The heart has a very high energy demand but very little energy reserves. In order to sustain contractile function, the heart has to continually produce a large amount of ATP. The heart utilizes free fatty acids mainly and carbohydrates to some extent as substrates for making energy and any change in this energy supply can seriously compromise cardiac function. It has emerged that alterations in cardiac energy metabolism are a major contributor to the development of a number of different forms of heart disease. It is also now known that optimizing energy metabolism in the heart is a viable and important approach to treating various forms of heart disease.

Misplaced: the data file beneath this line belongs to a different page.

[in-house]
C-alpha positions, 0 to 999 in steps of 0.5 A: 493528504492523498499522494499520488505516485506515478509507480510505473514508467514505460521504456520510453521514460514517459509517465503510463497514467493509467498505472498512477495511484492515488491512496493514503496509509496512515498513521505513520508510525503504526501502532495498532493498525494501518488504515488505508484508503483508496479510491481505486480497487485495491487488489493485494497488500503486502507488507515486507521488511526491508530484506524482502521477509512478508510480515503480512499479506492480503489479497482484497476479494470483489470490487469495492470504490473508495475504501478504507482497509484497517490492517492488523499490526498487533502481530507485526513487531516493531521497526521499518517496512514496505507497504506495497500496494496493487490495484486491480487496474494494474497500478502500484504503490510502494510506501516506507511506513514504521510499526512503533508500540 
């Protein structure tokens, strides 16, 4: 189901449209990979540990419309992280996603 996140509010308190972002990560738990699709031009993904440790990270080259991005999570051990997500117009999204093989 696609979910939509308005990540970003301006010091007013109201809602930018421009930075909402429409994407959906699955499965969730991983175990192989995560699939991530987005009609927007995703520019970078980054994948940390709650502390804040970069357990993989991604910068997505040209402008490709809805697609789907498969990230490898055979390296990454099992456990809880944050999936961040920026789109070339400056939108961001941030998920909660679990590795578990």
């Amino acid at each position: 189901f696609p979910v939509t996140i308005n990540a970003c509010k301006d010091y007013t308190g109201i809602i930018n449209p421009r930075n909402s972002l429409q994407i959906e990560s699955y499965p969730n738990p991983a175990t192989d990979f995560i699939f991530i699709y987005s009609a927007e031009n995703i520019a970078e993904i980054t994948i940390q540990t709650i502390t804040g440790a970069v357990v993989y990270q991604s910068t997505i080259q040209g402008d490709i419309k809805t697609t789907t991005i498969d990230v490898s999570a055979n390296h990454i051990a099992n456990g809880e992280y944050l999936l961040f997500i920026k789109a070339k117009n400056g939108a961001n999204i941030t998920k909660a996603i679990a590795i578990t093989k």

Cardiac Energy Metabolism in Health and Disease describes the research advances that have been made in understanding what controls cardiac energy metabolism at molecular, transcriptional and physiological levels. It also describes how alterations in energy metabolism contribute to the development of heart dysfunction and how optimization of energy metabolism can be used to treat heart disease. The topics covered include a discussion of the effects of myocardial ischemia, diabetes, obesity, hypertrophy, heart failure, and genetic disorders of mitochondrial oxidative metabolism on cardiac energetics. The treatment of heart disease by optimizing energy metabolism is also discussed, which includes increasing overall energy production as well as increasing the efficiency of energy production and switching energy substrate preference of the heart. This book will be a valuable source of information to graduate students, postdoctoral fellows, and investigators in the field of experimental cardiology as well as biochemists, physiologists, pharmacologists, cardiologists, cardiovascular surgeons and other health professionals.